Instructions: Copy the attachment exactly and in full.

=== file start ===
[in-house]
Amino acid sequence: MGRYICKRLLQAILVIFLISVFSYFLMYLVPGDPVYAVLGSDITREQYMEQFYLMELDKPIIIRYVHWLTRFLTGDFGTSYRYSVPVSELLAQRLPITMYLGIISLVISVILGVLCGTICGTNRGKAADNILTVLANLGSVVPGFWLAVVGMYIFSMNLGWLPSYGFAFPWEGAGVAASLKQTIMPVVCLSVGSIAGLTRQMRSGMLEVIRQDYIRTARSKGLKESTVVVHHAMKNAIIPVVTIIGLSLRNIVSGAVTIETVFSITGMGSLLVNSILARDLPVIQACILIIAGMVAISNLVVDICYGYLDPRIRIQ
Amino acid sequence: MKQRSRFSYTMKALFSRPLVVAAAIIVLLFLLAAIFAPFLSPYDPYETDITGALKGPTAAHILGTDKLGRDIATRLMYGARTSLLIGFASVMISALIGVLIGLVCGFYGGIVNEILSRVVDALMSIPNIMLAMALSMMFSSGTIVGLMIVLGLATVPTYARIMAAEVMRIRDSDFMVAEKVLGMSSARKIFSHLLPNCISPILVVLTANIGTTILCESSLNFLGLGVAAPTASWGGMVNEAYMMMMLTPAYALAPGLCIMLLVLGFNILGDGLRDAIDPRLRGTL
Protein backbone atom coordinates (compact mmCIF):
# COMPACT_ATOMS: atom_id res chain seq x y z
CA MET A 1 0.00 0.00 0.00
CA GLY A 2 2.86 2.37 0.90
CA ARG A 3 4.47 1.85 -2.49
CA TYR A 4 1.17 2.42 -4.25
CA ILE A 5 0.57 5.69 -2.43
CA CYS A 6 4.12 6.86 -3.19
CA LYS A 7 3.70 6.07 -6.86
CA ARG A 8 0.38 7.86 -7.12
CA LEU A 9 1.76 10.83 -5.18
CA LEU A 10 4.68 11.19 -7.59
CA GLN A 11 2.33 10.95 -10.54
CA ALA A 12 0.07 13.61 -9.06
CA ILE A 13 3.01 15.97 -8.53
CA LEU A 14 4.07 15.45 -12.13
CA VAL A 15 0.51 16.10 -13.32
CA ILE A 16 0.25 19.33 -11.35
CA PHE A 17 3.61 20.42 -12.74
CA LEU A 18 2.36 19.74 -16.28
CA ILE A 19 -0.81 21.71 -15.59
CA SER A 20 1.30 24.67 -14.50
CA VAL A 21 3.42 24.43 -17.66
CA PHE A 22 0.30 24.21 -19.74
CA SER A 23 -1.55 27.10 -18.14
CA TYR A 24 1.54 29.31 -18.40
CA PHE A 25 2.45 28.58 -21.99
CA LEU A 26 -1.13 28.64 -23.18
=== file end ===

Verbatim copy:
[in-house]
Amino acid sequence: MGRYICKRLLQAILVIFLISVFSYFLMYLVPGDPVYAVLGSDITREQYMEQFYLMELDKPIIIRYVHWLTRFLTGDFGTSYRYSVPVSELLAQRLPITMYLGIISLVISVILGVLCGTICGTNRGKAADNILTVLANLGSVVPGFWLAVVGMYIFSMNLGWLPSYGFAFPWEGAGVAASLKQTIMPVVCLSVGSIAGLTRQMRSGMLEVIRQDYIRTARSKGLKESTVVVHHAMKNAIIPVVTIIGLSLRNIVSGAVTIETVFSITGMGSLLVNSILARDLPVIQACILIIAGMVAISNLVVDICYGYLDPRIRIQ
Amino acid sequence: MKQRSRFSYTMKALFSRPLVVAAAIIVLLFLLAAIFAPFLSPYDPYETDITGALKGPTAAHILGTDKLGRDIATRLMYGARTSLLIGFASVMISALIGVLIGLVCGFYGGIVNEILSRVVDALMSIPNIMLAMALSMMFSSGTIVGLMIVLGLATVPTYARIMAAEVMRIRDSDFMVAEKVLGMSSARKIFSHLLPNCISPILVVLTANIGTTILCESSLNFLGLGVAAPTASWGGMVNEAYMMMMLTPAYALAPGLCIMLLVLGFNILGDGLRDAIDPRLRGTL
Protein backbone atom coordinates (compact mmCIF):
# COMPACT_ATOMS: atom_id res chain seq x y z
CA MET A 1 0.00 0.00 0.00
CA GLY A 2 2.86 2.37 0.90
CA ARG A 3 4.47 1.85 -2.49
CA TYR A 4 1.17 2.42 -4.25
CA ILE A 5 0.57 5.69 -2.43
CA CYS A 6 4.12 6.86 -3.19
CA LYS A 7 3.70 6.07 -6.86
CA ARG A 8 0.38 7.86 -7.12
CA LEU A 9 1.76 10.83 -5.18
CA LEU A 10 4.68 11.19 -7.59
CA GLN A 11 2.33 10.95 -10.54
CA ALA A 12 0.07 13.61 -9.06
CA ILE A 13 3.01 15.97 -8.53
CA LEU A 14 4.07 15.45 -12.13
CA VAL A 15 0.51 16.10 -13.32
CA ILE A 16 0.25 19.33 -11.35
CA PHE A 17 3.61 20.42 -12.74
CA LEU A 18 2.36 19.74 -16.28
CA ILE A 19 -0.81 21.71 -15.59
CA SER A 20 1.30 24.67 -14.50
CA VAL A 21 3.42 24.43 -17.66
CA PHE A 22 0.30 24.21 -19.74
CA SER A 23 -1.55 27.10 -18.14
CA TYR A 24 1.54 29.31 -18.40
CA PHE A 25 2.45 28.58 -21.99
CA LEU A 26 -1.13 28.64 -23.18